So that data science and AI teams can focus on innovation, we need to organise around them and reduce friction which slows experimentation. We see this through two lenses – model management (which maps quite well to traditional software DevOps practices) and data management (which is newer to some organisations). It seems straightforward, but even reproducing results can be challenging without the right processes in place. Getting this right turns data collection and management into a source of competitive advantage.
In looking at what works well in our development work and amongst our top-performing clients, the following principles emerge:
- Encourage data scientists to drive requirements and engage with other disciplines. Data requirement, management and profiling are key initial steps to help inform the design and development of AI technology. They are also key in making sure that development workload and resources are planned and assigned properly
- Start AI engineering as close to the data source as possible and build the right data pipeline/architecture (with implications for compute and connectivity choices as discussed by my colleague Joe Corrigan here). In particular this should include data quality control. This avoids introducing limitations early in the data pipeline which may only be identified later in model development
- Avoid collecting data in parallel with model development, unless there is good reason. This has implications for R&D timelines and device design (mapping across even simple changes can be complex and costly)
All of the above will make your data scientists more effective but it’s still a significant amount of effort to invest. Larger projects may benefit from dedicated data engineers to free up data scientists for experimenting with data. These principles are also important for scaling – capturing the right data, processing it effectively and without overinflated communications and compute costs is important to growth.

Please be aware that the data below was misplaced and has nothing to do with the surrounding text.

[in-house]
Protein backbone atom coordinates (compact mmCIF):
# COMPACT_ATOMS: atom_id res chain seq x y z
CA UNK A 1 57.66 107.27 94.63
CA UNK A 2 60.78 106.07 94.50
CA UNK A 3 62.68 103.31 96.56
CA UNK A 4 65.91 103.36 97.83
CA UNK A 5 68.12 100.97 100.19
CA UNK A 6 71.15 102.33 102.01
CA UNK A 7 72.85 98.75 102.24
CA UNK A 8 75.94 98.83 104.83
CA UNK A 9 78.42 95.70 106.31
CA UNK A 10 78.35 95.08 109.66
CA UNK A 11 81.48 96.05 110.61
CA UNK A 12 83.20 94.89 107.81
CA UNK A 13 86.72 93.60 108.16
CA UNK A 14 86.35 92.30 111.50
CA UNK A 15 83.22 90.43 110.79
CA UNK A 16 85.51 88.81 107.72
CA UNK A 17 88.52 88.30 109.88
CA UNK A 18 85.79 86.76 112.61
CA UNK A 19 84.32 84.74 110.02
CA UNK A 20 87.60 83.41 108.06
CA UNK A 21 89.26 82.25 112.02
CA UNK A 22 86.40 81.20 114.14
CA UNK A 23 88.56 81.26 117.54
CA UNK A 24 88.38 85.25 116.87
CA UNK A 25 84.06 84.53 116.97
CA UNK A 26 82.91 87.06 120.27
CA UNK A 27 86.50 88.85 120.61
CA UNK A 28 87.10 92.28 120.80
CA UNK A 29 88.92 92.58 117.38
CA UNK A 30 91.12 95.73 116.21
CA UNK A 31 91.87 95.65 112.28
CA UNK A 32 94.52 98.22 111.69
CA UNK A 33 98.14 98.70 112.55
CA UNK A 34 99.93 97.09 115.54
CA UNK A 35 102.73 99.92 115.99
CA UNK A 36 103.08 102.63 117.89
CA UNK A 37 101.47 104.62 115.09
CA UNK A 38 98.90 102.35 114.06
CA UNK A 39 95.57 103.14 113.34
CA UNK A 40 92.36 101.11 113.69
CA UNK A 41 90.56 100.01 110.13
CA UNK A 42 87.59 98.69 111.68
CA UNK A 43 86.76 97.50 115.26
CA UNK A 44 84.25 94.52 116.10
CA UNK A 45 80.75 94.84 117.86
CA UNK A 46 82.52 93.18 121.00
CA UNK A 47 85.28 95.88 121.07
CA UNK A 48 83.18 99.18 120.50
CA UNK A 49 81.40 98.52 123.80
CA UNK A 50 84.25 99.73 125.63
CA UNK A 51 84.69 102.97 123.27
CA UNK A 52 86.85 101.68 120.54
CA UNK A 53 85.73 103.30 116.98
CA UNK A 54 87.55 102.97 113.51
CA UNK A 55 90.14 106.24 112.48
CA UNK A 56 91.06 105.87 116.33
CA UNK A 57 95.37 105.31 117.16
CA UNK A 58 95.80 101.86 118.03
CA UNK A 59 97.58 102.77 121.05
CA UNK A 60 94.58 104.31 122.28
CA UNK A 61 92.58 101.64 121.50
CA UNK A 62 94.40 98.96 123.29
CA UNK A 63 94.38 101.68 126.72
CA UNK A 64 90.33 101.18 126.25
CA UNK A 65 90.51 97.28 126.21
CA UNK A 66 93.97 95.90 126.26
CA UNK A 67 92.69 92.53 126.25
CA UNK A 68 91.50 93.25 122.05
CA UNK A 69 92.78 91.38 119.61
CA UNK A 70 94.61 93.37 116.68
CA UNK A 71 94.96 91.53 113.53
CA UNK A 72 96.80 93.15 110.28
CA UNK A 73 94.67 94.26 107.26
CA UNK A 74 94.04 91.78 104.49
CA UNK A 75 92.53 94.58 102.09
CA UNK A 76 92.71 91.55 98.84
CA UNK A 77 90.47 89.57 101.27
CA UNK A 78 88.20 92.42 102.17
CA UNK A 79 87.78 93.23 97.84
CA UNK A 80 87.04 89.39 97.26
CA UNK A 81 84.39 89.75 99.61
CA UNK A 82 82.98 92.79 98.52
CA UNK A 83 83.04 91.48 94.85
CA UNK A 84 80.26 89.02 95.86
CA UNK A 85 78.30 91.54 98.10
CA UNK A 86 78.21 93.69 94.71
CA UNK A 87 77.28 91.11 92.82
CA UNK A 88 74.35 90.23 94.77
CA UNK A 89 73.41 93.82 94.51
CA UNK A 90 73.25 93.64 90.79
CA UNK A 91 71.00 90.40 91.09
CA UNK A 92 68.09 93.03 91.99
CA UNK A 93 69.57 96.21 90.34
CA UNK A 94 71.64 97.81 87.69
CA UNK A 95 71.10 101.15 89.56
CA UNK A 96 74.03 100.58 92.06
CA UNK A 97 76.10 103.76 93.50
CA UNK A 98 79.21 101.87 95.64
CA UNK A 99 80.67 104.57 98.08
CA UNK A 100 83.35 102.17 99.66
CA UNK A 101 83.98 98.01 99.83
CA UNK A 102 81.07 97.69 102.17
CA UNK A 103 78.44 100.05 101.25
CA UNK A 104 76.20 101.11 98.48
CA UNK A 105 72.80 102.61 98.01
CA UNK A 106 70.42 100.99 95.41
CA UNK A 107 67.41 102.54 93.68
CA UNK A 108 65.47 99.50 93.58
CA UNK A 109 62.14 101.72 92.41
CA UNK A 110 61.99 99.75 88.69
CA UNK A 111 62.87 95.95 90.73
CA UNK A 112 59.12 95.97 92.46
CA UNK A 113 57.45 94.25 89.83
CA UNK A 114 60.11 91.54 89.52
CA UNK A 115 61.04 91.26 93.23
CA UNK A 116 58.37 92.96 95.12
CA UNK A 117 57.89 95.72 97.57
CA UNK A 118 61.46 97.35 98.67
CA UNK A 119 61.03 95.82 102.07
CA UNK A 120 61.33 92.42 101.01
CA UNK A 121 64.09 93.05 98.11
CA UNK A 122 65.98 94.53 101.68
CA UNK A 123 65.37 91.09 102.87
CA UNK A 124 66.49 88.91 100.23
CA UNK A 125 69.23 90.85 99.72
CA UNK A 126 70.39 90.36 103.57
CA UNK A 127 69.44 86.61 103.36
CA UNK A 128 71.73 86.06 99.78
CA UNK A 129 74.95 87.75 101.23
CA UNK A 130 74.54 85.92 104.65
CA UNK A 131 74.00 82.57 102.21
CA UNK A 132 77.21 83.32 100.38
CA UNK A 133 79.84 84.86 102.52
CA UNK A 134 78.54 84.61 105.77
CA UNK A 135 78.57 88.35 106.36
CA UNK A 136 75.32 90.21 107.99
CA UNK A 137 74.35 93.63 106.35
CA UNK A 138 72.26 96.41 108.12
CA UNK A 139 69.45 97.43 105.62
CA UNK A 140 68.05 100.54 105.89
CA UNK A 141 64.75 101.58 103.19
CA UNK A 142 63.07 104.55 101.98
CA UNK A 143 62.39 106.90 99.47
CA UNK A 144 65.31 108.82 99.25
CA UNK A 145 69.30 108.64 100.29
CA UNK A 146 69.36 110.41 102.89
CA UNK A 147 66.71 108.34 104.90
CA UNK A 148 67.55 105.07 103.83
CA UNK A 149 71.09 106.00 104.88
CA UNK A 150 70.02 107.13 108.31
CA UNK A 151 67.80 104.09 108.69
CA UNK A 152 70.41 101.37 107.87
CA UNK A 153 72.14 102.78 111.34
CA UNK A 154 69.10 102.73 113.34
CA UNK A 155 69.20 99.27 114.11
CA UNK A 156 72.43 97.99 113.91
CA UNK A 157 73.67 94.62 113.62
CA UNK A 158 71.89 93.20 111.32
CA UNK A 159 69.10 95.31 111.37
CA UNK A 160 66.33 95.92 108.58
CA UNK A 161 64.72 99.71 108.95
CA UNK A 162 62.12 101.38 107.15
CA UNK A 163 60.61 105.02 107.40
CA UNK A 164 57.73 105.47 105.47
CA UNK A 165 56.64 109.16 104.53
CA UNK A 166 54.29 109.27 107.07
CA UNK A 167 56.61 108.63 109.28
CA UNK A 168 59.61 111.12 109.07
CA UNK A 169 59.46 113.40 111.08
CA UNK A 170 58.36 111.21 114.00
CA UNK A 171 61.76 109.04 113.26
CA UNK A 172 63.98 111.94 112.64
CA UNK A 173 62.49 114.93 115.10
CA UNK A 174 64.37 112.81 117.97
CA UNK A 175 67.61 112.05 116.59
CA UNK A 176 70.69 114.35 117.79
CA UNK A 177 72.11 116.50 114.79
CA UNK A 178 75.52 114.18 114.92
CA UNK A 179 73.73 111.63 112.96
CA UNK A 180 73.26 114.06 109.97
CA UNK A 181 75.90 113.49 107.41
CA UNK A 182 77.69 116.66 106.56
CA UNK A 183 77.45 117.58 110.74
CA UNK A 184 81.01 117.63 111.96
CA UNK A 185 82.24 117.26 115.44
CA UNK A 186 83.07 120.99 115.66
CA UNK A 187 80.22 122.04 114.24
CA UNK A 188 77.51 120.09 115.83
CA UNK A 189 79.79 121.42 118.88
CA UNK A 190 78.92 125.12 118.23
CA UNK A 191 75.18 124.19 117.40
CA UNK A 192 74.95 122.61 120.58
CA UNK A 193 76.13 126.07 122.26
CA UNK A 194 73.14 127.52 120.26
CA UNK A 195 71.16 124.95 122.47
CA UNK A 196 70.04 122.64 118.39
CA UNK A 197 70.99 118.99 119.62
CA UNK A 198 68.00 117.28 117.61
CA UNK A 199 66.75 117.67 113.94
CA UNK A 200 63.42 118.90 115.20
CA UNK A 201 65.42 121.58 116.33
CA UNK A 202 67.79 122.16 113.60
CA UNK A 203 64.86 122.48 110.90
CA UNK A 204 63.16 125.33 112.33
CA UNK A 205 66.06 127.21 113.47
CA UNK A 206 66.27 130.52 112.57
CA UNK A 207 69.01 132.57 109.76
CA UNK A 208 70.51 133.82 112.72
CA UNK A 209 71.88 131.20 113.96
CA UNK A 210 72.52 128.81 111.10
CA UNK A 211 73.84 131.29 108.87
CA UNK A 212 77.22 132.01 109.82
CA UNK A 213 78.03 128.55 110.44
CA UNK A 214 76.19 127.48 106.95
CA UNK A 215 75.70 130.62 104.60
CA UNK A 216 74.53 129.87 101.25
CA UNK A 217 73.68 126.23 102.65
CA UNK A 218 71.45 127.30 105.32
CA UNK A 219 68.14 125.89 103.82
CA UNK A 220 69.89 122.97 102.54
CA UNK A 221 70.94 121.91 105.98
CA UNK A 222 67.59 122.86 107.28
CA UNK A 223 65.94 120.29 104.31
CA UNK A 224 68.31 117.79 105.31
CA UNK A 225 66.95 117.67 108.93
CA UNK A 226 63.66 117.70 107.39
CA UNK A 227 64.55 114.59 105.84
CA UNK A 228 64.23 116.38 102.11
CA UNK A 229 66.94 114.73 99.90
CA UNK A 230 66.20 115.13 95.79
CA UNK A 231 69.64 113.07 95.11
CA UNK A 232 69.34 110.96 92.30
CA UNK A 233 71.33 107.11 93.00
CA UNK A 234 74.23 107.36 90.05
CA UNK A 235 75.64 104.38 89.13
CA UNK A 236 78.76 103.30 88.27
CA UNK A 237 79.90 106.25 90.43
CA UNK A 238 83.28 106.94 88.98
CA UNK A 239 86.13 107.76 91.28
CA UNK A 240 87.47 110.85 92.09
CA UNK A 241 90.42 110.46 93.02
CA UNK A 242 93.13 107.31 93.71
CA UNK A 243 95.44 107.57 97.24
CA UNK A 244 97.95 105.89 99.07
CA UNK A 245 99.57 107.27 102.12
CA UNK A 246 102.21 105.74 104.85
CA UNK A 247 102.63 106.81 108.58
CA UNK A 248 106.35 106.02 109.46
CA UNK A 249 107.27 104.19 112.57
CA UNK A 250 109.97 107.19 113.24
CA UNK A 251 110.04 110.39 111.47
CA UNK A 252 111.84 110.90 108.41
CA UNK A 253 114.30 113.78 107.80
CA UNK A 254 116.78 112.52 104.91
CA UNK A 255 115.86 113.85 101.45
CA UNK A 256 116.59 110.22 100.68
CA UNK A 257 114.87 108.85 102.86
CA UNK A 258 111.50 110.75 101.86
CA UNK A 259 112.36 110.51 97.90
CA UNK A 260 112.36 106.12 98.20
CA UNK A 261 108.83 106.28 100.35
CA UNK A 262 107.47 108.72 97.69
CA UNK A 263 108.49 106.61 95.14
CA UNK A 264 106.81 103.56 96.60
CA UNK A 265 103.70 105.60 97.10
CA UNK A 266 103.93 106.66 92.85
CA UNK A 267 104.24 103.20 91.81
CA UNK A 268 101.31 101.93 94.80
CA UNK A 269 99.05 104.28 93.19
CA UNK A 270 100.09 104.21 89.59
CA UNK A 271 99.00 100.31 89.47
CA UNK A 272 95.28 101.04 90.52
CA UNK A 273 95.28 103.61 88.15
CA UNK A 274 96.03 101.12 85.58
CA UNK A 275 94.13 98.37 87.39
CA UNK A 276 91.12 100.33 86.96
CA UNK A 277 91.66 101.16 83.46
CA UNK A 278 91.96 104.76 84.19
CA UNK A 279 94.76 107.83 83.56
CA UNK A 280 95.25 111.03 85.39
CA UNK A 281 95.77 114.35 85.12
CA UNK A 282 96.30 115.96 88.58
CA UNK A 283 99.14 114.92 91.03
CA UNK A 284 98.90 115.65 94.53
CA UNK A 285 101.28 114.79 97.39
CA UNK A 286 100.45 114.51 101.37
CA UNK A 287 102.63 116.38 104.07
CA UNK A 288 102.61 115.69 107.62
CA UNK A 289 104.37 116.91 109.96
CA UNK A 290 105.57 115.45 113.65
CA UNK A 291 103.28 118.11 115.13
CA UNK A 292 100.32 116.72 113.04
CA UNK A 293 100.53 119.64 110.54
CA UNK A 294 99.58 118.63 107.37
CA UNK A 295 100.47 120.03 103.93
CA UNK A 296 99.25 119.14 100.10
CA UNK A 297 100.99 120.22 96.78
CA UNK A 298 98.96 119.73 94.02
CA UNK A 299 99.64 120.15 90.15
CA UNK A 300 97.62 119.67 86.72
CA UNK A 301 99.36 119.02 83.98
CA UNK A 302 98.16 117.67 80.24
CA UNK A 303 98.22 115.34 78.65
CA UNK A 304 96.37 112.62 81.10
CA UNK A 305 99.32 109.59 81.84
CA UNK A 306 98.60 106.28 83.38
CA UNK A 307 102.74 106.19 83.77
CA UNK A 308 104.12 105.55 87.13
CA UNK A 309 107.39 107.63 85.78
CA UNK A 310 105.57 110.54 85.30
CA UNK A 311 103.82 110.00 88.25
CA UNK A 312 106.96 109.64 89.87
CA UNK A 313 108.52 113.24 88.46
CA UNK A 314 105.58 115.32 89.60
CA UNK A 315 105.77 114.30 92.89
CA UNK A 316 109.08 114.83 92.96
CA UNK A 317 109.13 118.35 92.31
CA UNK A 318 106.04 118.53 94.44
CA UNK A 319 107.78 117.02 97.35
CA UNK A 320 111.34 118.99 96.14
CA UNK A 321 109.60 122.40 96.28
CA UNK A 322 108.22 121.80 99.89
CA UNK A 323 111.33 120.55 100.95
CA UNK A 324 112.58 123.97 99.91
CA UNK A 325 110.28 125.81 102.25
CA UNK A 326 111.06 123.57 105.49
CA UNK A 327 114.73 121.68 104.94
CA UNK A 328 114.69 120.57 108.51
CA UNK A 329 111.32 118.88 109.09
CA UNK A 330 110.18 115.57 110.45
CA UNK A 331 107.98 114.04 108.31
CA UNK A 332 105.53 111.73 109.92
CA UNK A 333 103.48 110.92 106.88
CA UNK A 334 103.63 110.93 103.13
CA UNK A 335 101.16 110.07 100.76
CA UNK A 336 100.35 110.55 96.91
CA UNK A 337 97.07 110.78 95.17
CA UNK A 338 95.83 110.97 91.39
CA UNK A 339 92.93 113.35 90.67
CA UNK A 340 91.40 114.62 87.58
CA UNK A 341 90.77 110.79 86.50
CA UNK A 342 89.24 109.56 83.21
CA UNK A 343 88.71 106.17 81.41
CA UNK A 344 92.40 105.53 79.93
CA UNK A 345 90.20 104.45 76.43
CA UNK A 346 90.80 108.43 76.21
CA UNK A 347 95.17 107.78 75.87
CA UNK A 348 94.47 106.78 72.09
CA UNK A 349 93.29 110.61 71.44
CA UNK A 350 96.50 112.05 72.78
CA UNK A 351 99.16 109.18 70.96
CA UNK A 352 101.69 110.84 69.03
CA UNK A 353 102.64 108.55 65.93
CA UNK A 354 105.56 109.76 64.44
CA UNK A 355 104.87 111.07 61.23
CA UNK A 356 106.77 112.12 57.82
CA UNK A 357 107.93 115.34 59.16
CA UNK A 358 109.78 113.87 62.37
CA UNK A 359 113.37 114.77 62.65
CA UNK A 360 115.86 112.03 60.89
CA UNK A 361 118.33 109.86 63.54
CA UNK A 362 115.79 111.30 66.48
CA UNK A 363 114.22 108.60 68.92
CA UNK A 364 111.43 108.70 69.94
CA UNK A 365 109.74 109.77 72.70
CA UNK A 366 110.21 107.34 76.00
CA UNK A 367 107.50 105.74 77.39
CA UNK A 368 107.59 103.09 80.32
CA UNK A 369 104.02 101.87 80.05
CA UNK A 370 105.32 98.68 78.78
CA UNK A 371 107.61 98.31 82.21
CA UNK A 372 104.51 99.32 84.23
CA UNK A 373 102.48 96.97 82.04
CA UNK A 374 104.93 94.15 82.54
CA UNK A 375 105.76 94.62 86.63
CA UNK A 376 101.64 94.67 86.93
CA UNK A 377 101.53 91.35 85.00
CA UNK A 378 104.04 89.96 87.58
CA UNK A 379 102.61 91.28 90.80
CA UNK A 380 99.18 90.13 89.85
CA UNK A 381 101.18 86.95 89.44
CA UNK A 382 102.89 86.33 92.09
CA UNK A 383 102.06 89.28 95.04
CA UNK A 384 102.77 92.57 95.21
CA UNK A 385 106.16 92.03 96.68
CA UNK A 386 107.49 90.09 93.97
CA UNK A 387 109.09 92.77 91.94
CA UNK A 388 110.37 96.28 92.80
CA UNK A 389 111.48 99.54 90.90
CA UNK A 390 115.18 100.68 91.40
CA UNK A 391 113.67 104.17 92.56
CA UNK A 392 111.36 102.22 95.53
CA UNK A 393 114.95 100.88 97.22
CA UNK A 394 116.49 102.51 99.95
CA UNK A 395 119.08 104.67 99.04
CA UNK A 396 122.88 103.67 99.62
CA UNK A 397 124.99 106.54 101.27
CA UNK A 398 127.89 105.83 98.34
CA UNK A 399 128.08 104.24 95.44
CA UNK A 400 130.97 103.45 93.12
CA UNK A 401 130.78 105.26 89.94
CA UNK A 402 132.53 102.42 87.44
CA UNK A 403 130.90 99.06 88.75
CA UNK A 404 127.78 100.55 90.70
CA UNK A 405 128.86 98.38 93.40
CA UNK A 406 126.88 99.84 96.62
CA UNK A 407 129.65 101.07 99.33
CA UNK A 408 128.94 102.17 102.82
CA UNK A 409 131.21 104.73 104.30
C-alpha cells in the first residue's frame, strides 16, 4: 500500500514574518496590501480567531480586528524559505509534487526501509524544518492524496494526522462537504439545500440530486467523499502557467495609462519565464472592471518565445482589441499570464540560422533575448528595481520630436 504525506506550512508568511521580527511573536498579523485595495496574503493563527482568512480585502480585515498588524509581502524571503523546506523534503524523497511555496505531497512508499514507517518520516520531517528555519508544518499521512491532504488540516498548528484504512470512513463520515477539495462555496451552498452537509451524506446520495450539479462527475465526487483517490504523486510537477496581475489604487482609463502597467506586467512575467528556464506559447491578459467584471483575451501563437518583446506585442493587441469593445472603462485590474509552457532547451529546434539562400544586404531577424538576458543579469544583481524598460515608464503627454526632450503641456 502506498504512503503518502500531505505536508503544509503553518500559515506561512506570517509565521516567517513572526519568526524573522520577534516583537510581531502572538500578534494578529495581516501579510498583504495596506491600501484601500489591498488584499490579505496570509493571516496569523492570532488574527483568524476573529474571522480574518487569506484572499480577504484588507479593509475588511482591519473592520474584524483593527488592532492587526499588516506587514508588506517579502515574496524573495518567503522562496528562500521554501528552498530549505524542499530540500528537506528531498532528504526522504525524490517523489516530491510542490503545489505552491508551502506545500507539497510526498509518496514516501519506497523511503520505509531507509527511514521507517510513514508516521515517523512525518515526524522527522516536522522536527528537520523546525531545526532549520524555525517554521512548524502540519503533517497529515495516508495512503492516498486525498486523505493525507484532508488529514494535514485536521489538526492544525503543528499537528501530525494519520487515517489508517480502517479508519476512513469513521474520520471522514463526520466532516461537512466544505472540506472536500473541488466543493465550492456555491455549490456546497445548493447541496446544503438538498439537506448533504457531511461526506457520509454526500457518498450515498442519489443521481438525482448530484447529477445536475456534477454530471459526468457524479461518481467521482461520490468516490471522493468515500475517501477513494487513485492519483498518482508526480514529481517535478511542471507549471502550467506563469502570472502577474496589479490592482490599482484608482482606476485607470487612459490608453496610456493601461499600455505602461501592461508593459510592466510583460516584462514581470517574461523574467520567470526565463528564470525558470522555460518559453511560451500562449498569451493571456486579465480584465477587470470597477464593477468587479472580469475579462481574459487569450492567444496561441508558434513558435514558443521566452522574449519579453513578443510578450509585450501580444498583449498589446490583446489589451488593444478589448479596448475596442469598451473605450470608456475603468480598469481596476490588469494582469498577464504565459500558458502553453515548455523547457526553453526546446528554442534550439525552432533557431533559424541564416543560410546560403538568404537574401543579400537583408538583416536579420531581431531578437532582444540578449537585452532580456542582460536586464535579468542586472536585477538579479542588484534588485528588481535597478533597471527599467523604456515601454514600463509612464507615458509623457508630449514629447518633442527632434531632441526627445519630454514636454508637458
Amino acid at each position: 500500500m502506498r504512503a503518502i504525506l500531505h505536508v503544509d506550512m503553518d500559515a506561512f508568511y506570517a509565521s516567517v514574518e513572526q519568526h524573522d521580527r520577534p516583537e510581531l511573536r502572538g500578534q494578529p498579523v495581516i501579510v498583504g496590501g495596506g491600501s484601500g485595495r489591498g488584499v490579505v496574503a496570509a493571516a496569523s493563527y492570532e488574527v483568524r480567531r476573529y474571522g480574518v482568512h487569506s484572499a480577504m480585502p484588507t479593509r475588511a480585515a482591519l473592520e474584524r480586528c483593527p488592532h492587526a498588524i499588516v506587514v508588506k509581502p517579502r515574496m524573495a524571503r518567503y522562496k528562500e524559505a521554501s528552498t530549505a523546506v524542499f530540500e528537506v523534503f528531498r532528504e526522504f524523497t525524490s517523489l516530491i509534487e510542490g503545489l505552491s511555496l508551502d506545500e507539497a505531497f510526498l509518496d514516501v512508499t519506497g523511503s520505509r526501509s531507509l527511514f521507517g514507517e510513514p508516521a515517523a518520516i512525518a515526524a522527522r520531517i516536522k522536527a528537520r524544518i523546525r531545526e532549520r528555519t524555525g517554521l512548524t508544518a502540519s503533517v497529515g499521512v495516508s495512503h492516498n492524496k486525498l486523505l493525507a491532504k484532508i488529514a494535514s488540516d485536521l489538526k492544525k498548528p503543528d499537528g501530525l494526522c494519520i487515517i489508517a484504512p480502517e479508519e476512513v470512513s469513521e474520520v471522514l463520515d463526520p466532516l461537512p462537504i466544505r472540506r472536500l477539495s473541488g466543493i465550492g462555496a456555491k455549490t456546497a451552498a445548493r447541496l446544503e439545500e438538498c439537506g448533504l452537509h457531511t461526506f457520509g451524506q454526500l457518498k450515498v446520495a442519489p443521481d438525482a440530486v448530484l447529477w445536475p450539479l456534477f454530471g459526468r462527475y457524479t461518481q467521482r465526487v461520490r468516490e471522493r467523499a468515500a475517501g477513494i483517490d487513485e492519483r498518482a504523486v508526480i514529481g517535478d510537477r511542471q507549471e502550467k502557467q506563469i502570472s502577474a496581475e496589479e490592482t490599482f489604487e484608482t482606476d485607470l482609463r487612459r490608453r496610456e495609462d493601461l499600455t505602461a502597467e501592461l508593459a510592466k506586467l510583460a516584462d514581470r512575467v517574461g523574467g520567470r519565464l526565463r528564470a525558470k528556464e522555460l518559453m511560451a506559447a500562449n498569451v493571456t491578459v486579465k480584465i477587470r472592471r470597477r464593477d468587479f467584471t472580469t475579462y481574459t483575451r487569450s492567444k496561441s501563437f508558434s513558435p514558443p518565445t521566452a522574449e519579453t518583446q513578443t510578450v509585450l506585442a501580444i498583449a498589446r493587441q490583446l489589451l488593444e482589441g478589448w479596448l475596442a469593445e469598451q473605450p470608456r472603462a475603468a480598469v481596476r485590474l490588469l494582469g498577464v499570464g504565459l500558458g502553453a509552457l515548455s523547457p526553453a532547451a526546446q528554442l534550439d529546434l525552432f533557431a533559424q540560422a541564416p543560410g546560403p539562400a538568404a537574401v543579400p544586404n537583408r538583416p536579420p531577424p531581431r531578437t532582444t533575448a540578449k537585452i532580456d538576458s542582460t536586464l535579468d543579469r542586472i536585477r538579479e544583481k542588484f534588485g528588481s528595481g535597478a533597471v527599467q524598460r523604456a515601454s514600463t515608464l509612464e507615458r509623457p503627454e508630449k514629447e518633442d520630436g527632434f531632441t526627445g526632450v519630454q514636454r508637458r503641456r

This applies not just to growth in users/devices but also reach – when expanding into different contexts re-training is required. If you train an autonomous car in the US, you will need to do some level of retraining for other geographies. It’s unlikely to be ideal to simply redeploy the same model. So that’s yet more data which needs to flow through the pipeline.
A lot of this thinking is captured in the now well established, CRISP-DM framework, which is increasingly becoming an industry standard for developing data centric processes.
A framework for experimenting and iterating in the wild
This is where the best practices of modern software development need to come together to enable design, evaluation and deployment of models. In our view, the processes and infrastructure required should seek to accelerate the learning cycle which moves product and service development on. How this plays out in the form of infrastructure and processes strongly depends on the use case – for example applications with cloud, on premise distributed compute, or some hybrid will each generate different needs.
Increasingly, tools are becoming available to form part of the overall solution, such as Modzy and Nubix. Regardless of what is used, the way I see it is that top performing organisations ensure that their systems are instrumented to provide useful measurements and hence feedback. Feedback is key to the learning which moves model design and deployment forward.
So, there you have it. Three broad foundational areas which provide the basis for large scale AI-enabled projects to thrive, to scale rapidly and respond to evolving customer needs. As I said at the outset, they are practical, systematic responses to overcome challenges faced by many. If that includes you, and you need help achieving strategic alignment, becoming a data driven organisation or establishing a framework for experimenting and iterating with AI in the wild, please do get in touch. It would be great to hear from you.